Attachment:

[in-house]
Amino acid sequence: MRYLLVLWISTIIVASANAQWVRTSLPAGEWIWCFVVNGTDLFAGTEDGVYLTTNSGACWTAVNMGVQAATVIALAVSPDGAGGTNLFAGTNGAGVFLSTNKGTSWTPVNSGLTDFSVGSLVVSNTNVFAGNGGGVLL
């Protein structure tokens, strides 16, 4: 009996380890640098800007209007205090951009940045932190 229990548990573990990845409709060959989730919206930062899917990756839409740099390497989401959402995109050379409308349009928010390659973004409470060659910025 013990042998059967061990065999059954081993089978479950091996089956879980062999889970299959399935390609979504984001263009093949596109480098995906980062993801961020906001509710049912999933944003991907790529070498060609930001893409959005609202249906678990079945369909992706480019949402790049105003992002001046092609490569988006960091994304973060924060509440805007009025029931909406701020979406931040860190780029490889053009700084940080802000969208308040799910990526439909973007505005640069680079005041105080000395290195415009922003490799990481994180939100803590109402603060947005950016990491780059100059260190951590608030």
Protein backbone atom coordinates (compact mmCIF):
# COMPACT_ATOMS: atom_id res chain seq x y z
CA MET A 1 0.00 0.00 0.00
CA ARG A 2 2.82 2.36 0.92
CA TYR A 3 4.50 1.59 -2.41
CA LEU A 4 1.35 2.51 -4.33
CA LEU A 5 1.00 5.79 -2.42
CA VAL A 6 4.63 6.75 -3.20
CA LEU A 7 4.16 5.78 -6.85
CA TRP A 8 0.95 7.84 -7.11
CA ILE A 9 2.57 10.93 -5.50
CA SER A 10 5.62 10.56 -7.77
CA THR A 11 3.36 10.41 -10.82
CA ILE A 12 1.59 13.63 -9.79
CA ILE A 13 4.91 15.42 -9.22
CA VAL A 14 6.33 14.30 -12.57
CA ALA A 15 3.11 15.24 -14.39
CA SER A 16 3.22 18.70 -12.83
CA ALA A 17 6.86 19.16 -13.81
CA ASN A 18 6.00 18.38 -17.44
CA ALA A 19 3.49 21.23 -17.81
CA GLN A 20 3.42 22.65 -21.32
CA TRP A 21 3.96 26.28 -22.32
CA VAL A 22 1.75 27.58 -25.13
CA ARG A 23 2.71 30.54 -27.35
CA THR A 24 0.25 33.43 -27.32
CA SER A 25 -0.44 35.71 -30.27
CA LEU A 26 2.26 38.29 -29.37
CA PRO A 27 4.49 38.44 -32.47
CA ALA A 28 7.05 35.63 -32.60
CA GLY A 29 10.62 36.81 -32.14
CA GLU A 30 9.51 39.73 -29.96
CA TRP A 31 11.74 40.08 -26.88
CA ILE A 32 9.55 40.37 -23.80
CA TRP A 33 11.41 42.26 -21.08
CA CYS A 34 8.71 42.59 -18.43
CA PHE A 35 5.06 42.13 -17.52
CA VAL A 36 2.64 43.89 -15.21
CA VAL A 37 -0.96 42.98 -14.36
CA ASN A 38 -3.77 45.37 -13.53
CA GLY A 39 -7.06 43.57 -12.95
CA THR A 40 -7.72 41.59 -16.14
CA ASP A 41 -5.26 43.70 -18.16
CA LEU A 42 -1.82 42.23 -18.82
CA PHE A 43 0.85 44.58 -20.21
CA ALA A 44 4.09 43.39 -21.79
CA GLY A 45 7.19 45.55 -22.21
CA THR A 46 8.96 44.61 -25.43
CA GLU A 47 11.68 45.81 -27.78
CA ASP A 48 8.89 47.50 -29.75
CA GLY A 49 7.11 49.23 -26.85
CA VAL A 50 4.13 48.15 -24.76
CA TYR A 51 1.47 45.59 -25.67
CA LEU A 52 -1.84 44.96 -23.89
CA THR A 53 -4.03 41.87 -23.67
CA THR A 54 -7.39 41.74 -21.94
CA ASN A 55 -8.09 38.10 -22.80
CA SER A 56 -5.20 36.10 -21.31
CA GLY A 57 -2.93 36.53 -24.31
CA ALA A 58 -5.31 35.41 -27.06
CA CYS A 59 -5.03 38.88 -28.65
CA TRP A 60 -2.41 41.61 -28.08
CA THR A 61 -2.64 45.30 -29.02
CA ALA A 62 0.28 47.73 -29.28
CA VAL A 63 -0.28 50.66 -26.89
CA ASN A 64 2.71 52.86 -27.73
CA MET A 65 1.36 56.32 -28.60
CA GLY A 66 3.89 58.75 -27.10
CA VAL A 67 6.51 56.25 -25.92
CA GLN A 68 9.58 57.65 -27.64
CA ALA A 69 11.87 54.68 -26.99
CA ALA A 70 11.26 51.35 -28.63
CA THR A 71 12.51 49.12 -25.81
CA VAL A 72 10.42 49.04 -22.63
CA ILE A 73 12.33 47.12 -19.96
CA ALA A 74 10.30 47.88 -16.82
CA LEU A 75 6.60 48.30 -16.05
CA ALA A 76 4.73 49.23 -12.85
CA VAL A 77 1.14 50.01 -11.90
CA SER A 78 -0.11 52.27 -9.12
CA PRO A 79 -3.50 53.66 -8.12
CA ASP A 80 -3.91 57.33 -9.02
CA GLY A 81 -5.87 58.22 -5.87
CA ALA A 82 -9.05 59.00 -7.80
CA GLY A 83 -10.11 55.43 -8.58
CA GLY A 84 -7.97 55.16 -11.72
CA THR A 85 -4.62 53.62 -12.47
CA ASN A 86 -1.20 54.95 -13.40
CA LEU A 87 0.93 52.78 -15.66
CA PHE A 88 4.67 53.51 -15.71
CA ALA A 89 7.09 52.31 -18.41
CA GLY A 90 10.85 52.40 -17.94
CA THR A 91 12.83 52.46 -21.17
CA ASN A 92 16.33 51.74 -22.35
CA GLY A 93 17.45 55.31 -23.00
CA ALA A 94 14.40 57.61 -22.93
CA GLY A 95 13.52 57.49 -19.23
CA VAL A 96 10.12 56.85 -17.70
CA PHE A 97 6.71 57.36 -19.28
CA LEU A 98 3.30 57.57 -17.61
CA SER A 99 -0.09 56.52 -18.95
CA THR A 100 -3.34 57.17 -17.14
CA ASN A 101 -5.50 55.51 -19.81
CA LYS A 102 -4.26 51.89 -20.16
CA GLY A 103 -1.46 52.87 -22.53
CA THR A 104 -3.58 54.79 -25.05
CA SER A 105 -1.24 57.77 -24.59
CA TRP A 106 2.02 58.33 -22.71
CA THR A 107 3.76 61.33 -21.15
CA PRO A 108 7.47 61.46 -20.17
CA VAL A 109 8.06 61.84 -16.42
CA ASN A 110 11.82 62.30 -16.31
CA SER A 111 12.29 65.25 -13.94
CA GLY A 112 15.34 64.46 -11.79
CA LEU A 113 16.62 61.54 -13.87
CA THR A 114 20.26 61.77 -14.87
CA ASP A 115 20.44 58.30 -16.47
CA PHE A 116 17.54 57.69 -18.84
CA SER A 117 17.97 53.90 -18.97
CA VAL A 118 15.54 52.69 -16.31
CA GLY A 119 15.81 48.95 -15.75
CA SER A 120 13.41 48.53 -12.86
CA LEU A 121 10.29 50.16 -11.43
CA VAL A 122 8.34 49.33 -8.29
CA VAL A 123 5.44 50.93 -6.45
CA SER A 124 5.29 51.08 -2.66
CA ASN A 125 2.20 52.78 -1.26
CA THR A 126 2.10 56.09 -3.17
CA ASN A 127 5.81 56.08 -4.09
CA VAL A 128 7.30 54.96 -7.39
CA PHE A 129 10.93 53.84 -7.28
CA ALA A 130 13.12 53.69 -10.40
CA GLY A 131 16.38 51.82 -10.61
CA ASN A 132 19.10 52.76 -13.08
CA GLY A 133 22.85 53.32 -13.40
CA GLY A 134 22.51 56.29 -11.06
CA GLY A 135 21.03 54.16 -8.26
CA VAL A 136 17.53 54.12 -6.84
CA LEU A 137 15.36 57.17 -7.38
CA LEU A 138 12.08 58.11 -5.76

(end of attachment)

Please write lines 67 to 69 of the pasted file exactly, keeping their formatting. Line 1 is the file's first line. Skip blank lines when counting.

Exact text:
CA ALA A 62 0.28 47.73 -29.28
CA VAL A 63 -0.28 50.66 -26.89
CA ASN A 64 2.71 52.86 -27.73